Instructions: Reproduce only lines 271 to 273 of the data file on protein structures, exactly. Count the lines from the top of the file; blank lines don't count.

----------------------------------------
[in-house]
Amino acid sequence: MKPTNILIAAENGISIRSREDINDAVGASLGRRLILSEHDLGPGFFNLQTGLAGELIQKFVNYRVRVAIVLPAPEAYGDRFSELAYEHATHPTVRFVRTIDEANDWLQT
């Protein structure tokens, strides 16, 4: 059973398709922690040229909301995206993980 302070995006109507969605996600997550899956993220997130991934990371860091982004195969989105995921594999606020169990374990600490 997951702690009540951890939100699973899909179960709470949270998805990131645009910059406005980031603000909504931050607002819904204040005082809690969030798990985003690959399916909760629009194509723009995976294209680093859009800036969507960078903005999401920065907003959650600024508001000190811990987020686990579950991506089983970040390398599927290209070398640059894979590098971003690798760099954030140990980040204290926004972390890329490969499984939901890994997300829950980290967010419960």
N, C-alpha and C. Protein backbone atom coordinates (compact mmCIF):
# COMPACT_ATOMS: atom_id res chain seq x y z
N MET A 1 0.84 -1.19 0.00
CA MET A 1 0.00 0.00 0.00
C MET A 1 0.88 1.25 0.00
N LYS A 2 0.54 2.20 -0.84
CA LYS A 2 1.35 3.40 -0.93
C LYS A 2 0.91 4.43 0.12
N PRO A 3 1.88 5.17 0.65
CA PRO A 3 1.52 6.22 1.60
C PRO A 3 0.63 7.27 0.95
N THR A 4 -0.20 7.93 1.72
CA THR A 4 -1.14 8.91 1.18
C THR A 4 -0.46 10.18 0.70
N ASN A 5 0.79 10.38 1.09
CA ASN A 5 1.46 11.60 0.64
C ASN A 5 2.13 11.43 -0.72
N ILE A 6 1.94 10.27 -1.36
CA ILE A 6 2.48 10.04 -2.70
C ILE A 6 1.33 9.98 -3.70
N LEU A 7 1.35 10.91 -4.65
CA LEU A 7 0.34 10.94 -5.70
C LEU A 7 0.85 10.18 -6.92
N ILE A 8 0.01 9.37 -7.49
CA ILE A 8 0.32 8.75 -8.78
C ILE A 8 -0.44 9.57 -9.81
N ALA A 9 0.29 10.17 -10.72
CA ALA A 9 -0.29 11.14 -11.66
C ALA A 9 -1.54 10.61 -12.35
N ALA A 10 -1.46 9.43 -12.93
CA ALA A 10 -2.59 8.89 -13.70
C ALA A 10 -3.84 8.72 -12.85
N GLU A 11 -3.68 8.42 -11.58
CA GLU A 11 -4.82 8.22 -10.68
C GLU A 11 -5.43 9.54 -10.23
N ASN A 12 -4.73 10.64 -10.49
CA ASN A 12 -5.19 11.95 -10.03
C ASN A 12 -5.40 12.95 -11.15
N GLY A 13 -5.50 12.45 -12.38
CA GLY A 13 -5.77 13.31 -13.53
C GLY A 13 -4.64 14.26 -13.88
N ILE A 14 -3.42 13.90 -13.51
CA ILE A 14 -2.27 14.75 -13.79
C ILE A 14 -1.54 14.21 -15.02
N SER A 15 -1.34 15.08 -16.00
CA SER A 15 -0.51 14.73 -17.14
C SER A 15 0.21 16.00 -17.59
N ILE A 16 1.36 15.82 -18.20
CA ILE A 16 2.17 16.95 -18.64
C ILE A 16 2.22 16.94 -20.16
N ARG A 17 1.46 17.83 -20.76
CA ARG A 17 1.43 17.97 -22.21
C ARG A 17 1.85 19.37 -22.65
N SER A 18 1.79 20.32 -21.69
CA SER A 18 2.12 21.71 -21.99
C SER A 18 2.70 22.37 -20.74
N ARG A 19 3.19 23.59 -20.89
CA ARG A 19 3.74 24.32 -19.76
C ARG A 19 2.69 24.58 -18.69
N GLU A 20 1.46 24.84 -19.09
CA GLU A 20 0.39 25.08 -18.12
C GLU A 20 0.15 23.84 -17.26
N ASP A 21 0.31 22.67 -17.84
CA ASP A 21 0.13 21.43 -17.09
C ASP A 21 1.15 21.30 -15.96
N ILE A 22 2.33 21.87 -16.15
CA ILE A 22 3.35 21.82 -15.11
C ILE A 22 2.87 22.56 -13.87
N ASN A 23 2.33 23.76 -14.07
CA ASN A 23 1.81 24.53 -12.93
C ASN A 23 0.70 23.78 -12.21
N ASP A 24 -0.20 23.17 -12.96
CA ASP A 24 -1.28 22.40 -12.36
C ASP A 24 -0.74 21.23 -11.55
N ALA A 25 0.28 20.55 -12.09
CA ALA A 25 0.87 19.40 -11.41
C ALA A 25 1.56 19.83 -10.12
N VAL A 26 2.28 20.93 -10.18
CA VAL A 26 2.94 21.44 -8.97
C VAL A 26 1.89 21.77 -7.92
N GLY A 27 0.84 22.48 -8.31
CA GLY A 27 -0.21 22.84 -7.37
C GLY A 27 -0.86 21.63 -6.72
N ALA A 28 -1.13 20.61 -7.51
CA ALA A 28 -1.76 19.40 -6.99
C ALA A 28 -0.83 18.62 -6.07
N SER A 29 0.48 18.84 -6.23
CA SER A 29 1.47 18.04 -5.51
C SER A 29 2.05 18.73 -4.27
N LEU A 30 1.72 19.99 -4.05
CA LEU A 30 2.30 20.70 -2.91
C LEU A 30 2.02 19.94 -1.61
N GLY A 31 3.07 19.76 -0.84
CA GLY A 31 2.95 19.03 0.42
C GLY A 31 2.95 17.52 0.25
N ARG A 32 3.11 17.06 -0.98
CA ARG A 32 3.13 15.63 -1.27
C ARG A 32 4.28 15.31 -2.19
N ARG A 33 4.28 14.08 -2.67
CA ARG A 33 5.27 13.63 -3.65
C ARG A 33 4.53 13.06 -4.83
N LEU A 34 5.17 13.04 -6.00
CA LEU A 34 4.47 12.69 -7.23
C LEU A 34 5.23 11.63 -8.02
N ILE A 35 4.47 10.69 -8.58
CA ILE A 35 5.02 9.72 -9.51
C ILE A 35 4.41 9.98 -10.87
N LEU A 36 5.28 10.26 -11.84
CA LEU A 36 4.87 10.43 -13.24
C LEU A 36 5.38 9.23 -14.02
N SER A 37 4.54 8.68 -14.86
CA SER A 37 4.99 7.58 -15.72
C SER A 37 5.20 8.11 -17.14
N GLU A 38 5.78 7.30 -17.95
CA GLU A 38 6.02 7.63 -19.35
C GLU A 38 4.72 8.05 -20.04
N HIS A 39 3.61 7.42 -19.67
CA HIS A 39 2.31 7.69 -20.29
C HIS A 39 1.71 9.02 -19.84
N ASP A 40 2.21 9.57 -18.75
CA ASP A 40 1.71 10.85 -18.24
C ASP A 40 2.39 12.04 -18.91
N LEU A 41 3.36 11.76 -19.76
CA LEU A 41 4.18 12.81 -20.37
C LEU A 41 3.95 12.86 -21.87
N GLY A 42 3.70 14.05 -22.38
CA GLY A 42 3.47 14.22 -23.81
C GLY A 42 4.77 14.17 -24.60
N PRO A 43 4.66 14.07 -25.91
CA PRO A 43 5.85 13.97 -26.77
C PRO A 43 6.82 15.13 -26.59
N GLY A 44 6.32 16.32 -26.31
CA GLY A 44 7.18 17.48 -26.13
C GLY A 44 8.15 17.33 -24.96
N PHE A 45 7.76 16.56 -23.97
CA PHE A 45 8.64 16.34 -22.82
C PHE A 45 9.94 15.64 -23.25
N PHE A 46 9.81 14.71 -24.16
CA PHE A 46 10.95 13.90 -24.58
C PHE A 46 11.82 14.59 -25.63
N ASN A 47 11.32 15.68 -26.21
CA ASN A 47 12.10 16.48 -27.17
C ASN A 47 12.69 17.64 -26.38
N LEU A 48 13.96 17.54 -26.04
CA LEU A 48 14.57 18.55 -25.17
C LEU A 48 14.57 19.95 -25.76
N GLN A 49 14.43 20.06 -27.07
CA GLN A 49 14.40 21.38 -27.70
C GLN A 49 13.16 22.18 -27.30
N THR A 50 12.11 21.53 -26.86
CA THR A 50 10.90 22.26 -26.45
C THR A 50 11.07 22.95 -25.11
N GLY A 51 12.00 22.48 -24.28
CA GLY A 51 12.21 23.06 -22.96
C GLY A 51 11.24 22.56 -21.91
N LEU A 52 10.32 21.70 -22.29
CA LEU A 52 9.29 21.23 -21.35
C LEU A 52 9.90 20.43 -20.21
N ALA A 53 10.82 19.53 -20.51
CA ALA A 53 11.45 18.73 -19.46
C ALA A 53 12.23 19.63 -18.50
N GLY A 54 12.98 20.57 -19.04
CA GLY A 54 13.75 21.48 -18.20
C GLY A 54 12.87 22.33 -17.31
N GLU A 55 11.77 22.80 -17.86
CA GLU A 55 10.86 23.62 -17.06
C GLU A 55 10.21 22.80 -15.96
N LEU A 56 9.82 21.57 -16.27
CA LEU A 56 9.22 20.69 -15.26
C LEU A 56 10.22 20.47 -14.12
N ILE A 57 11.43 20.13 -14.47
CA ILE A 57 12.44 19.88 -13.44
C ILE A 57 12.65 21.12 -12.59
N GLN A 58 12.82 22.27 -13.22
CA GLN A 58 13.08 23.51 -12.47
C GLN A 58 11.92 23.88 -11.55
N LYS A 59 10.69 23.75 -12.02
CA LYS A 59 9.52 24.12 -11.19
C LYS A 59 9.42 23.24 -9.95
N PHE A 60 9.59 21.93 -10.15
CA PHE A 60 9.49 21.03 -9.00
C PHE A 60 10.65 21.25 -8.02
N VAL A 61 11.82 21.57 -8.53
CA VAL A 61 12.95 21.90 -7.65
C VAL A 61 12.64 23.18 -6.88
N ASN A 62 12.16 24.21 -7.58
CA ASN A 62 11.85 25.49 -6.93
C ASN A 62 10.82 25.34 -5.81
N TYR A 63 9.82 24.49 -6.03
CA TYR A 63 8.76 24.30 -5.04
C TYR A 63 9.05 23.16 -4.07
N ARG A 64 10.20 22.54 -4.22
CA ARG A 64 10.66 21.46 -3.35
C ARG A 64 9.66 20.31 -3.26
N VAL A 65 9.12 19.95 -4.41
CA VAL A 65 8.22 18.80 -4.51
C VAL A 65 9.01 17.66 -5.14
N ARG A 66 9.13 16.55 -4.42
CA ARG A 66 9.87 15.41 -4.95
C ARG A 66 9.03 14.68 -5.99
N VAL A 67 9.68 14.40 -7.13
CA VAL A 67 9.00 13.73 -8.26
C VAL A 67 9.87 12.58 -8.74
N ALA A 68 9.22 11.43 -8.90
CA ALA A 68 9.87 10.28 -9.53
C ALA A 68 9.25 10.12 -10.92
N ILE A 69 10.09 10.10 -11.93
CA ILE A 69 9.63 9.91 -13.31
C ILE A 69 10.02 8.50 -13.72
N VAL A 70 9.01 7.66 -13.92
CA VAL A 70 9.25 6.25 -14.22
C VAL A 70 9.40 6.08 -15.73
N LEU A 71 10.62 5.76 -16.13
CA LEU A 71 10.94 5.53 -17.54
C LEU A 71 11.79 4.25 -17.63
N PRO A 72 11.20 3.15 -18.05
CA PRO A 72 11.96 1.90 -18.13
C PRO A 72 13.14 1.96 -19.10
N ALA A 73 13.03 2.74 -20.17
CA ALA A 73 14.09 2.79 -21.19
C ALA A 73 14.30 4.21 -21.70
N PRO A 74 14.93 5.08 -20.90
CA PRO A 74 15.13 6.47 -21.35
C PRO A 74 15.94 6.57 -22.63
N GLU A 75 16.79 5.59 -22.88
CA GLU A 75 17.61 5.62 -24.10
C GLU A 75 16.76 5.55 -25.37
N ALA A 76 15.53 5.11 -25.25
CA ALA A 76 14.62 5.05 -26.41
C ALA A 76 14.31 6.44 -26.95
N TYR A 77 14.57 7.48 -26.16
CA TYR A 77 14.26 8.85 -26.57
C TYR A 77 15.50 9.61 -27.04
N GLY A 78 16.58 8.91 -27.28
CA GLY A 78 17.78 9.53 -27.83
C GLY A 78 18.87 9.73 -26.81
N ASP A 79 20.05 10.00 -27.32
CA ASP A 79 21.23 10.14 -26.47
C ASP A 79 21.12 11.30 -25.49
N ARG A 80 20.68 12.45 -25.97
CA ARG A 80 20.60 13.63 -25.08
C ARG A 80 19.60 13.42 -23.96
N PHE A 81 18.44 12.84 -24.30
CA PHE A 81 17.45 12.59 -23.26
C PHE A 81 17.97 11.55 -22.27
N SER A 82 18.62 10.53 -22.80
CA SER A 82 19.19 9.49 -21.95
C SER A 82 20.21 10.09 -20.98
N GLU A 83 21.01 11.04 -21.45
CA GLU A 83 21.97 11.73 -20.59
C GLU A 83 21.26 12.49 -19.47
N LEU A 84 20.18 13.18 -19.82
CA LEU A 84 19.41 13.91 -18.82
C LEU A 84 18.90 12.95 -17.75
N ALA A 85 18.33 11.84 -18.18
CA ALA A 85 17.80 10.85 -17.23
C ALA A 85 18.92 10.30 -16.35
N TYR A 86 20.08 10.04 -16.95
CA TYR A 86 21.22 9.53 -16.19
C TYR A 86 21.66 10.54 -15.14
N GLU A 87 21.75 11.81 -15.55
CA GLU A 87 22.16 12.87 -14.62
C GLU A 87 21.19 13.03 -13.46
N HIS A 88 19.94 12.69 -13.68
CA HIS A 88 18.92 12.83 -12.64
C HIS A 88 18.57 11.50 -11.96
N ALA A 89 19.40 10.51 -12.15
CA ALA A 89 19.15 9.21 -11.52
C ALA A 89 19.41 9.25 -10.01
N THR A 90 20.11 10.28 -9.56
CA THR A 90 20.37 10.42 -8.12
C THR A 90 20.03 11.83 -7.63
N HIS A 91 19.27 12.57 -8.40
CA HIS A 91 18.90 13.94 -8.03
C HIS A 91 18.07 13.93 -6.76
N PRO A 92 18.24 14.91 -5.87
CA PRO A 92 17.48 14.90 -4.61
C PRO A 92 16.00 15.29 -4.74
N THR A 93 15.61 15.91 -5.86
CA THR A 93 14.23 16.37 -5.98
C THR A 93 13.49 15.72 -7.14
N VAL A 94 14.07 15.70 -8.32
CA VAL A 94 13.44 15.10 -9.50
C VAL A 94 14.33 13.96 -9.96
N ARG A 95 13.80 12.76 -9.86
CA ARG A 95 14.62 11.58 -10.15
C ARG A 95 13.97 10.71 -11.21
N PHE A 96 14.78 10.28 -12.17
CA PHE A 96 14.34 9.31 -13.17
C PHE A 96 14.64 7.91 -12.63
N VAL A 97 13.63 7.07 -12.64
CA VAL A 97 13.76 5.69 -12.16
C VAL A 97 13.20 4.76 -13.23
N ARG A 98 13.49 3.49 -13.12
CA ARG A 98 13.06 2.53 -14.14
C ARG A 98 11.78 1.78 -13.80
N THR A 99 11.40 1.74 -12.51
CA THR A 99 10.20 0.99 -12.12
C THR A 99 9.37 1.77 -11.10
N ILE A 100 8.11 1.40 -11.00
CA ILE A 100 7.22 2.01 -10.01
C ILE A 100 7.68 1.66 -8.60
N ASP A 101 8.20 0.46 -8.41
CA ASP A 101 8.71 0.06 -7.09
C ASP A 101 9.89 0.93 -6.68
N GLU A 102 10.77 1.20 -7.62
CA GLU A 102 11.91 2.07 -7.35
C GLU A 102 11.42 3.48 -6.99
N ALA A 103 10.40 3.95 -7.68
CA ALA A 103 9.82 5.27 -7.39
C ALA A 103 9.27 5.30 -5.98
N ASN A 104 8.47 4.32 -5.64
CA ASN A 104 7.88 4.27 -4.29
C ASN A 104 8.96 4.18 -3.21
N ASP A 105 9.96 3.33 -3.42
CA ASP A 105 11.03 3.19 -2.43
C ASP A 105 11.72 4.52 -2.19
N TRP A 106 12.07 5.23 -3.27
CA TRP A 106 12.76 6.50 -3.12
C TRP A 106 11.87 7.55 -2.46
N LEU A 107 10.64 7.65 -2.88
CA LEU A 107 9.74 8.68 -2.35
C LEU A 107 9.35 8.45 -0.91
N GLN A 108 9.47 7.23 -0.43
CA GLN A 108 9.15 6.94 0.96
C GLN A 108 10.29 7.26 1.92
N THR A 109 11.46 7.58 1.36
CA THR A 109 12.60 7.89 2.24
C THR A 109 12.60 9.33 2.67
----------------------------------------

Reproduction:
CA ALA A 89 19.15 9.21 -11.52
C ALA A 89 19.41 9.25 -10.01
N THR A 90 20.11 10.28 -9.56